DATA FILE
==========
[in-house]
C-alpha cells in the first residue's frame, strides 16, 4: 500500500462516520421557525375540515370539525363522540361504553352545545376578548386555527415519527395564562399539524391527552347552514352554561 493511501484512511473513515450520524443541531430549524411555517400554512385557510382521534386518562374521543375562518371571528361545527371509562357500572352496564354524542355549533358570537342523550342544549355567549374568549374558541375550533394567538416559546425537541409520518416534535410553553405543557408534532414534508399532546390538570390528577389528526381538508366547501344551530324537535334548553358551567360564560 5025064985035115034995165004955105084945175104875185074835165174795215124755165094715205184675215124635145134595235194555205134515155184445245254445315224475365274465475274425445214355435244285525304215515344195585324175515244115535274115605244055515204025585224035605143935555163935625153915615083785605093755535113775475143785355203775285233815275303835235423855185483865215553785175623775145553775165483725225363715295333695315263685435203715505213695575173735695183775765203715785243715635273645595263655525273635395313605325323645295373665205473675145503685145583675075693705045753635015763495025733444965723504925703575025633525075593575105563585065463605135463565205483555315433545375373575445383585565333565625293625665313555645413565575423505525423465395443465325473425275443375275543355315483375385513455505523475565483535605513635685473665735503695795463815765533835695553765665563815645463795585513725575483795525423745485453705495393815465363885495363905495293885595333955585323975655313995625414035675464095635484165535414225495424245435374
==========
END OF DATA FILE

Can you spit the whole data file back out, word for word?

[in-house]
C-alpha cells in the first residue's frame, strides 16, 4: 500500500462516520421557525375540515370539525363522540361504553352545545376578548386555527415519527395564562399539524391527552347552514352554561 493511501484512511473513515450520524443541531430549524411555517400554512385557510382521534386518562374521543375562518371571528361545527371509562357500572352496564354524542355549533358570537342523550342544549355567549374568549374558541375550533394567538416559546425537541409520518416534535410553553405543557408534532414534508399532546390538570390528577389528526381538508366547501344551530324537535334548553358551567360564560 5025064985035115034995165004955105084945175104875185074835165174795215124755165094715205184675215124635145134595235194555205134515155184445245254445315224475365274465475274425445214355435244285525304215515344195585324175515244115535274115605244055515204025585224035605143935555163935625153915615083785605093755535113775475143785355203775285233815275303835235423855185483865215553785175623775145553775165483725225363715295333695315263685435203715505213695575173735695183775765203715785243715635273645595263655525273635395313605325323645295373665205473675145503685145583675075693705045753635015763495025733444965723504925703575025633525075593575105563585065463605135463565205483555315433545375373575445383585565333565625293625665313555645413565575423505525423465395443465325473425275443375275543355315483375385513455505523475565483535605513635685473665735503695795463815765533835695553765665563815645463795585513725575483795525423745485453705495393815465363885495363905495293885595333955585323975655313995625414035675464095635484165535414225495424245435374